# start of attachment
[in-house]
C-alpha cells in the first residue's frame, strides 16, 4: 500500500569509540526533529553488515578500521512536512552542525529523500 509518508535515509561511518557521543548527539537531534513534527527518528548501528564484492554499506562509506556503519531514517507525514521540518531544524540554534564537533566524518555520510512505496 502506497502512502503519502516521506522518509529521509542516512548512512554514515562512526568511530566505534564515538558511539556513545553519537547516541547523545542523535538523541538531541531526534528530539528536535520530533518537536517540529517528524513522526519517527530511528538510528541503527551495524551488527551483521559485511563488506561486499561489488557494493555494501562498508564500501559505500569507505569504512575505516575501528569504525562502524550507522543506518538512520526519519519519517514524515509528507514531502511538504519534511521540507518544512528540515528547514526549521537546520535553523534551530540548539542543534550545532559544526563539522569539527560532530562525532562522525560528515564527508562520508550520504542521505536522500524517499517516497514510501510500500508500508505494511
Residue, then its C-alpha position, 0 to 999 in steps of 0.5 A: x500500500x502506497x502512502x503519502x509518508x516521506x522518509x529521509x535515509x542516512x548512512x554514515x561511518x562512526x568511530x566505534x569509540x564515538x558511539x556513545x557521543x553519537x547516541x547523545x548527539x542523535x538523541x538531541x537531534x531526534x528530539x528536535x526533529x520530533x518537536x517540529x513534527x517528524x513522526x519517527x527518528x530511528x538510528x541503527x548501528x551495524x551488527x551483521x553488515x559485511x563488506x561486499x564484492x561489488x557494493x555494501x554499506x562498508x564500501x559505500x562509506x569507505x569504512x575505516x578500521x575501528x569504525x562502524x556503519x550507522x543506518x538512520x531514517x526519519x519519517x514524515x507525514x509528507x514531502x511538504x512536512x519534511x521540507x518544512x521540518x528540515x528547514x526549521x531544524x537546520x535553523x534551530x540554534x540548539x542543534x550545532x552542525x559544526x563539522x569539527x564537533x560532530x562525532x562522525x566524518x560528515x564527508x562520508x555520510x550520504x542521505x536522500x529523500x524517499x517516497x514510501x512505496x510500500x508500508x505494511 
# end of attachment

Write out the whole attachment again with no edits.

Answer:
[in-house]
C-alpha cells in the first residue's frame, strides 16, 4: 500500500569509540526533529553488515578500521512536512552542525529523500 509518508535515509561511518557521543548527539537531534513534527527518528548501528564484492554499506562509506556503519531514517507525514521540518531544524540554534564537533566524518555520510512505496 502506497502512502503519502516521506522518509529521509542516512548512512554514515562512526568511530566505534564515538558511539556513545553519537547516541547523545542523535538523541538531541531526534528530539528536535520530533518537536517540529517528524513522526519517527530511528538510528541503527551495524551488527551483521559485511563488506561486499561489488557494493555494501562498508564500501559505500569507505569504512575505516575501528569504525562502524550507522543506518538512520526519519519519517514524515509528507514531502511538504519534511521540507518544512528540515528547514526549521537546520535553523534551530540548539542543534550545532559544526563539522569539527560532530562525532562522525560528515564527508562520508550520504542521505536522500524517499517516497514510501510500500508500508505494511
Residue, then its C-alpha position, 0 to 999 in steps of 0.5 A: x500500500x502506497x502512502x503519502x509518508x516521506x522518509x529521509x535515509x542516512x548512512x554514515x561511518x562512526x568511530x566505534x569509540x564515538x558511539x556513545x557521543x553519537x547516541x547523545x548527539x542523535x538523541x538531541x537531534x531526534x528530539x528536535x526533529x520530533x518537536x517540529x513534527x517528524x513522526x519517527x527518528x530511528x538510528x541503527x548501528x551495524x551488527x551483521x553488515x559485511x563488506x561486499x564484492x561489488x557494493x555494501x554499506x562498508x564500501x559505500x562509506x569507505x569504512x575505516x578500521x575501528x569504525x562502524x556503519x550507522x543506518x538512520x531514517x526519519x519519517x514524515x507525514x509528507x514531502x511538504x512536512x519534511x521540507x518544512x521540518x528540515x528547514x526549521x531544524x537546520x535553523x534551530x540554534x540548539x542543534x550545532x552542525x559544526x563539522x569539527x564537533x560532530x562525532x562522525x566524518x560528515x564527508x562520508x555520510x550520504x542521505x536522500x529523500x524517499x517516497x514510501x512505496x510500500x508500508x505494511 